We know the scene well: just as the villain is about to unleash their final decimating blow the superhero flies in, saving the day. It makes for great movies.

In real life, however, the application can be devastating.

Even worse in the humanitarian sector.

Humanitarian aid has become the modern-day hero trend. Like a cape, having ‘humanitarian’ tied to one’s CV is the perfect statement accessory. Add to that a list of meals donated, wells dug, shoes given, and the oohs and ahhs get even louder. As if one is able to leap over poverty barriers with a single bound.

I once had these ideals. Years ago, I set out as a volunteer, moving to Guatemala to work for the welfare of the people in rural communities.

I had visions of donning my ‘cape’ and swooping in to save the day. The villain: poverty and malnourishment. The victims: helpless villagers. My hero self would swoop in and save the day.

The first day of training rocked my hero heart to the core. The message: If you’re in the spotlight, you’re in the wrong place.

I then learned a key concept that has governed my life since.

Shadow Leadership.

In any situation, we are not there to take over. We are there to empower. From the shadows. So much so, that when we leave, no one should feel our absence, but they will have been changed by our presence.

Over the many years since my own paradigm shift, I have seen the gamut of humanitarian organizations. I have gleaned some fundamental principles for any effective humanitarian support. When you sign up for volunteerism, or look for a charity to support, I urge you to look beyond the shiny stories. Go digging around and ask six fundamental questions.

1. Does the organization have an exit strategy? No, I’m not referring to ‘get in, dump gifts, get out’ type of strategy. Is the organization trying to work themselves out of necessity in any given community? Are they working to lift the people in the community to stand on their own? The ultimate goal is for the organization to work itself out of a job. To be able to slip away, with the community hardly noticing they’ve gone.

2. Does the organization go beyond the fishing analogy? You’ve most likely heard the fishing phrase: Give a man a fish, feed him for a day. Teach him how to fish and feed him for a lifetime. True effectiveness takes it one step further: Teach a man to teach others to fish, and feed generations. A ‘train the trainer’ model is key to continuation without dependence.

3. Does the organization search for the cause of the cause? Some solutions seem simple. “the orphanage needs a new building.” It takes time to go deeper. Why are there so many orphanages? Often, orphanages are filled with children from a living family who can’t afford to feed, clothe, or educate them. Look to the cause of the cause – why are families sending kids away? What do the families need to be able to keep their kids? It requires building true relationships and talking with, not to each person.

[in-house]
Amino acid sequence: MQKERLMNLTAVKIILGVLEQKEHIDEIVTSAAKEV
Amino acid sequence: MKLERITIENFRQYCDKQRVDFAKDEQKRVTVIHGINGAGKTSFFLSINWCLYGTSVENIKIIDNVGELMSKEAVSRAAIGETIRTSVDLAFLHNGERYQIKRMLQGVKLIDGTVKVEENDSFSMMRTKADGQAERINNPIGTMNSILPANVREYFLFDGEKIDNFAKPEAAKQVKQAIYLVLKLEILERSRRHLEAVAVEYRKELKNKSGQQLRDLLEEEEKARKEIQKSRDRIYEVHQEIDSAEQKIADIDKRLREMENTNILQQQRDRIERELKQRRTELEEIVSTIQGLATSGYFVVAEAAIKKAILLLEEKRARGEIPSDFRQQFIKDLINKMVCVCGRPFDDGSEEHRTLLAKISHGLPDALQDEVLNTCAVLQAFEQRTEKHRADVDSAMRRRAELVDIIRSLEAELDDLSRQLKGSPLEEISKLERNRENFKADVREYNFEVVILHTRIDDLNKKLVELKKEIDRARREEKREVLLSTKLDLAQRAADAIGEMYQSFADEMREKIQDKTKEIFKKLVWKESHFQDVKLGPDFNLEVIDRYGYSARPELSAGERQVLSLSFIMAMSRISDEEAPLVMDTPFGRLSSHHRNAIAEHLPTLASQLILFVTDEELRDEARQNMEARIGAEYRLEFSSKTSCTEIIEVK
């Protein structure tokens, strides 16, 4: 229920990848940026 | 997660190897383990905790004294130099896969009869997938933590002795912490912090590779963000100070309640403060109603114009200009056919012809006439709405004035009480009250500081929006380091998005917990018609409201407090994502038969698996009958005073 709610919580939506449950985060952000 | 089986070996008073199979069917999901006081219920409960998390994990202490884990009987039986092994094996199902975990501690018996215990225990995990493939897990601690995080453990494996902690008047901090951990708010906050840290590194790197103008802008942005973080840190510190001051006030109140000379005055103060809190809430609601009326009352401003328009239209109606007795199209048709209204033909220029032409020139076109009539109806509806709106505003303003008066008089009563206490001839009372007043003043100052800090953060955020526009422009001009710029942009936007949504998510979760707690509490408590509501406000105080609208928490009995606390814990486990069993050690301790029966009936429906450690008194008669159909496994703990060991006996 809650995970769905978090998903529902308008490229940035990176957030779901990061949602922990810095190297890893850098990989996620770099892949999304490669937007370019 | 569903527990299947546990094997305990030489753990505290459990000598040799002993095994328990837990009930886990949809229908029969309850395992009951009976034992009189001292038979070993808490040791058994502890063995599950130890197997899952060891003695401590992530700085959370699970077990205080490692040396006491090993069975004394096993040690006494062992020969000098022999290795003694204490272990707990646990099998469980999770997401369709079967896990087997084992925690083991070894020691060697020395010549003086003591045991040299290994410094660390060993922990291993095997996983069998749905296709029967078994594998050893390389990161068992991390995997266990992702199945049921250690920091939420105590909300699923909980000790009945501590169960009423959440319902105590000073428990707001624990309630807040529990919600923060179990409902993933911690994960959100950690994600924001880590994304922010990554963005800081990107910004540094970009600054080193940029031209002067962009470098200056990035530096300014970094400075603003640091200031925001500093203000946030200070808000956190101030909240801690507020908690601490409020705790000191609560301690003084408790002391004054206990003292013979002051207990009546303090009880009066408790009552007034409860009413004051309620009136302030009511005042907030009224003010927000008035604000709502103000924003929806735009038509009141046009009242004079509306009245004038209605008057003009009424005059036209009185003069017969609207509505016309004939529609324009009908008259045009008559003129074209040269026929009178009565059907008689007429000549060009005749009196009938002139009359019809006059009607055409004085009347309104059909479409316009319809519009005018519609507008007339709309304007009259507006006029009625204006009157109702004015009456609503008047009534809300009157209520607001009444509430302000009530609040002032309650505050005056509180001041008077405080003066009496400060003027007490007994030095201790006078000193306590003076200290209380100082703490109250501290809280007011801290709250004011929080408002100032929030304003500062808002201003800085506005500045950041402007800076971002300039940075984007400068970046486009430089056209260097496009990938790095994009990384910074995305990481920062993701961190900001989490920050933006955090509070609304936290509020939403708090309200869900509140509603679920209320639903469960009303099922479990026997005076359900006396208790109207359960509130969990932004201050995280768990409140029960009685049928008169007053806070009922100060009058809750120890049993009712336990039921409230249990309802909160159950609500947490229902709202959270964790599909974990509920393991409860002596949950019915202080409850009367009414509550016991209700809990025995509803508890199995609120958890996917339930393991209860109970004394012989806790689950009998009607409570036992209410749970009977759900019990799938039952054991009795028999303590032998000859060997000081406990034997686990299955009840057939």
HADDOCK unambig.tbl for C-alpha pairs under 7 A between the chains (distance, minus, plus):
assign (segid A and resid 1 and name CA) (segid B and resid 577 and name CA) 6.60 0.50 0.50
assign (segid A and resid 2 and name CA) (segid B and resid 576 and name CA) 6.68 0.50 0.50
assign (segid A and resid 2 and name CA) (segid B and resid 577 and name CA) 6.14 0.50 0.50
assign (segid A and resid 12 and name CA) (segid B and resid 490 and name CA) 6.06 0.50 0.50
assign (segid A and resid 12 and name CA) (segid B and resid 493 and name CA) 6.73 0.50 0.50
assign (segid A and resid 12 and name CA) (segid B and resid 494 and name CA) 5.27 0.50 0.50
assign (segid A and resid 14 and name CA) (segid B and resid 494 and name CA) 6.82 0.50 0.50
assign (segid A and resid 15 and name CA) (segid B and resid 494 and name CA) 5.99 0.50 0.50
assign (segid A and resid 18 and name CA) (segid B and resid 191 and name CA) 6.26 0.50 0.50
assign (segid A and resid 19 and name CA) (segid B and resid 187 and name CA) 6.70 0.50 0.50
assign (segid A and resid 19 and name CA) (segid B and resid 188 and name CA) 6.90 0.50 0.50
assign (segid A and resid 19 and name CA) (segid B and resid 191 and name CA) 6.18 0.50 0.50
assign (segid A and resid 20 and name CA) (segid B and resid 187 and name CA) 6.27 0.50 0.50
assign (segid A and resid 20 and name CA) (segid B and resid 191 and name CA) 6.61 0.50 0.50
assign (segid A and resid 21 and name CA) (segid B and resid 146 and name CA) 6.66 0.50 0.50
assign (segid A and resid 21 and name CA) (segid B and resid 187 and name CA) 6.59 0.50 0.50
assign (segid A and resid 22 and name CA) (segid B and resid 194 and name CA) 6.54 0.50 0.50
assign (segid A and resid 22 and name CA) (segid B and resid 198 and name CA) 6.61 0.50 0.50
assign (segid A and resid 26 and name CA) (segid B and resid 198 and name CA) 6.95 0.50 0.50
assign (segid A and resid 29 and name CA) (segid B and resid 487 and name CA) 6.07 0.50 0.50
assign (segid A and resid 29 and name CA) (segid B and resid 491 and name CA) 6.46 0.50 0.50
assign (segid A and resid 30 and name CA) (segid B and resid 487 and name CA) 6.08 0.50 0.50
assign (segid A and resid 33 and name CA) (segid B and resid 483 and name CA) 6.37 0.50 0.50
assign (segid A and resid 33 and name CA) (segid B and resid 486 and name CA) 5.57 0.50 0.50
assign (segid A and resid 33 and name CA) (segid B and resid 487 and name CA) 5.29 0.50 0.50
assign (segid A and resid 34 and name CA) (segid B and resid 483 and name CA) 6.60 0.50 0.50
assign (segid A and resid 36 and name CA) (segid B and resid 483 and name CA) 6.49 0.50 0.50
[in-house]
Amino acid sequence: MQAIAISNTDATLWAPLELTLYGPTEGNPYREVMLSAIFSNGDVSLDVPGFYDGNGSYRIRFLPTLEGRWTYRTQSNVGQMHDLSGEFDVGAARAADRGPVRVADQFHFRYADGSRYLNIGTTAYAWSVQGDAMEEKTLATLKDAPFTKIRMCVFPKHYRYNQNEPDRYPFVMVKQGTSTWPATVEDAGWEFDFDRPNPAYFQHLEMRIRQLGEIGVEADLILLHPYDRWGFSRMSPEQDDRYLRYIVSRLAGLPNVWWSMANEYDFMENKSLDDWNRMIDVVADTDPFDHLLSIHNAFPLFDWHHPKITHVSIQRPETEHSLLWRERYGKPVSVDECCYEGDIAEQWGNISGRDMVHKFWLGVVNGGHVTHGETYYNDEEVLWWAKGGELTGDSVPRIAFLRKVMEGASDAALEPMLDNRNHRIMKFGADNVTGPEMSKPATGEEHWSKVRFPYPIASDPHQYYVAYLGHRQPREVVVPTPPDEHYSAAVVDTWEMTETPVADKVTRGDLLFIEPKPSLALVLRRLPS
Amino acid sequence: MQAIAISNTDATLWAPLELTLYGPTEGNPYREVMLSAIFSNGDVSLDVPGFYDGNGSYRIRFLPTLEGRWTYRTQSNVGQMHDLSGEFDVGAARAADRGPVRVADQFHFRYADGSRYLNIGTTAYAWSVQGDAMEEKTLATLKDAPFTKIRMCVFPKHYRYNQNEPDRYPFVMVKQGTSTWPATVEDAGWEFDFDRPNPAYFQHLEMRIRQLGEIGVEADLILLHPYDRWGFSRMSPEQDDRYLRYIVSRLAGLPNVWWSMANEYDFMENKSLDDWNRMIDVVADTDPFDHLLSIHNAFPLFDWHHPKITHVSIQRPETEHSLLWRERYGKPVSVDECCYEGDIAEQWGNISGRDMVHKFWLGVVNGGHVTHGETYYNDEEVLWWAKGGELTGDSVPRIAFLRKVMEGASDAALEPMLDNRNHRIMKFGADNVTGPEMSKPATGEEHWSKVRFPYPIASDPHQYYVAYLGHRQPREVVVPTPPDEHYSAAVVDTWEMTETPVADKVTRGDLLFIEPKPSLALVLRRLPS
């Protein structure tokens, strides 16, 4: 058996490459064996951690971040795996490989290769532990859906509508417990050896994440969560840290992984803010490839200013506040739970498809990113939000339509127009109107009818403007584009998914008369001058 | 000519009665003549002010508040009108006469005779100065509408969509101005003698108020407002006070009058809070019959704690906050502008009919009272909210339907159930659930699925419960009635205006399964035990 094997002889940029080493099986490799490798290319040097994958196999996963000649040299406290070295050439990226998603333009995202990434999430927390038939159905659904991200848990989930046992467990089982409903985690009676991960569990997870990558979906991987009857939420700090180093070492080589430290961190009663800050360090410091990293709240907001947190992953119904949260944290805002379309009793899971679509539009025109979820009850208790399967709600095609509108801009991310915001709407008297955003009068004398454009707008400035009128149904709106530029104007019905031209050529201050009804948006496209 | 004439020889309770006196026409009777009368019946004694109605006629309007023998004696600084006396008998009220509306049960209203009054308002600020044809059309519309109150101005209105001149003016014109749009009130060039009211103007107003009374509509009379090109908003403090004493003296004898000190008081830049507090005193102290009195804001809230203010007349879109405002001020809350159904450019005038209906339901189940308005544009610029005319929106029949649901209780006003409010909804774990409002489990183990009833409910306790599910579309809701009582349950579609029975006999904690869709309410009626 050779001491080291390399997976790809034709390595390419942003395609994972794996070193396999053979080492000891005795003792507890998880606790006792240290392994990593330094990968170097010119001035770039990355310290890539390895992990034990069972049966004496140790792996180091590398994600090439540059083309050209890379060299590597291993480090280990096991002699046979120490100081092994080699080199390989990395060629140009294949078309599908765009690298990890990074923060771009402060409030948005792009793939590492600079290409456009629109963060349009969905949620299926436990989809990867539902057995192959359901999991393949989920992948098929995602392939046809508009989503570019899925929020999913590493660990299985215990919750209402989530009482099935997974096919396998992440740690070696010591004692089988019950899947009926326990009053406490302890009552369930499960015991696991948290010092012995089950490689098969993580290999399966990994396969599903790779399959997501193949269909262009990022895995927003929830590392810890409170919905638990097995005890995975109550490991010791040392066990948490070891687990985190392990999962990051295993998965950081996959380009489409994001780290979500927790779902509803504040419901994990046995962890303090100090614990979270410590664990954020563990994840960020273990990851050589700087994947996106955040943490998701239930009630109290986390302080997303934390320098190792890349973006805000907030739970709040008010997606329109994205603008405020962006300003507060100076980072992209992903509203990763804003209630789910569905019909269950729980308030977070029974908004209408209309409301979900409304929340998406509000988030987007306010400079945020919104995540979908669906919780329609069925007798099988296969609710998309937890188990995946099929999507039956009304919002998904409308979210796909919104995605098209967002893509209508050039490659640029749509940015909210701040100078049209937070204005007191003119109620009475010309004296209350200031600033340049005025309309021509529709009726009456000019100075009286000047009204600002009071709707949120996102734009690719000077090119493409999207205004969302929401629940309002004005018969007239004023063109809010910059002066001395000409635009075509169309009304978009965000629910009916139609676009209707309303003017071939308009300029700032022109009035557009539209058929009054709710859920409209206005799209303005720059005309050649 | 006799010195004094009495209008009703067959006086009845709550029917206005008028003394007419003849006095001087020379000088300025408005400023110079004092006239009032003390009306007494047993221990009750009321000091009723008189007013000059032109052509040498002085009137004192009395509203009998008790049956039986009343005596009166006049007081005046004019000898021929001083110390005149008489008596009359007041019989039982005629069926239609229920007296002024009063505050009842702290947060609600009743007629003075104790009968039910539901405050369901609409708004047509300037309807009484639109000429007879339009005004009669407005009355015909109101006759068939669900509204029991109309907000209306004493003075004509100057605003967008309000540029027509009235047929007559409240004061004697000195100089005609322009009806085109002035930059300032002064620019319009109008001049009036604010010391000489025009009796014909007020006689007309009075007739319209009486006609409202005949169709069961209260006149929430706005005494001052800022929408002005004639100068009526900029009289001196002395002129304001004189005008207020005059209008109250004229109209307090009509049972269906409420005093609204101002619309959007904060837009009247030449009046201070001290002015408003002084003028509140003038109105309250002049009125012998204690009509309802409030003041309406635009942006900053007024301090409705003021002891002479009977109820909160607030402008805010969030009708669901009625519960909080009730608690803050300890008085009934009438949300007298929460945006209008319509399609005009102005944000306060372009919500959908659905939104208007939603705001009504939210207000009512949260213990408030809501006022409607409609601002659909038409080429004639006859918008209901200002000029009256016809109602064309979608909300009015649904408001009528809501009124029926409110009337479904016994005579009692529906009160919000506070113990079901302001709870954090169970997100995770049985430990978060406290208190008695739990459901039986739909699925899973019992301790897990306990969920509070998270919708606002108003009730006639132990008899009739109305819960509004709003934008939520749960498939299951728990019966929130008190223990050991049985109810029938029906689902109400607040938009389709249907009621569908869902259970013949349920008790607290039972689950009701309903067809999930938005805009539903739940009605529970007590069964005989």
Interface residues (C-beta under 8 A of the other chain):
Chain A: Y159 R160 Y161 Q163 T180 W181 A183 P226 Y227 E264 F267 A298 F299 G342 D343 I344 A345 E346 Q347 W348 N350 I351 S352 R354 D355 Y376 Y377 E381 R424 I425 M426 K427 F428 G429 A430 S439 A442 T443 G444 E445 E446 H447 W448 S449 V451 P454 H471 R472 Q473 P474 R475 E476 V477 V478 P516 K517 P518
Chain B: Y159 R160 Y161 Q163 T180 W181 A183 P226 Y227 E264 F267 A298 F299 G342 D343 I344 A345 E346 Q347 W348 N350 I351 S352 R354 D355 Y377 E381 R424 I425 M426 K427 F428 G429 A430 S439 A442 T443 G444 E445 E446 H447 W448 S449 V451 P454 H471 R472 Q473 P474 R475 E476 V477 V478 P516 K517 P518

4. Does the organization work with a family systems approach? People are not one dimensional. Any one intervention will likely have ripple effects that spill into other areas of their lives and have unintended consequences. Does introducing a garden project require more time away from childrearing, making it harder for mothers to be successful?  Does digging a community well introduce arguments over who fixes it when it inevitably breaks? A family systems approach is slow and hard. The dividends of doing so, however, pay off exponentially.

5. Is the organization project based or people based? “Come and build a school.” Or “Let’s go dig a well.” Is the focus of the organization more on helping the expeditioners ‘feel good’ or to garner relationships with people in the community?

6. Is the organization trying to solve chronic problems with acute means? Disasters and disease happen. Acute needs abound, and need immediate assistance. When the initial push is over and the life-threatening moments have passed, if an organization does not know how to look deep to help the person or community find long term solutions, the hero/victim role will become entrenched.

If you find yourself wondering if you have strayed into hero territory you can ask yourself: “Who should be doing what I am doing?” If you are doing a job that someone else should be learning or reaping the long-term benefits from doing, you have unwittingly squished them in a victim role while placing yourself on the hero platform. It’s time to step down ourselves, and ask more of the organizations we support. More importantly, it’s time to help others step into their potential, not into our dependency.

Jen Brewer is a mother of 7, author, and global nutrition consultant. After years of searching, she has found a humanitarian organization getting it right, and seeing fantastic results. She is excited to join the ranks of Care For Life and help create lasting change.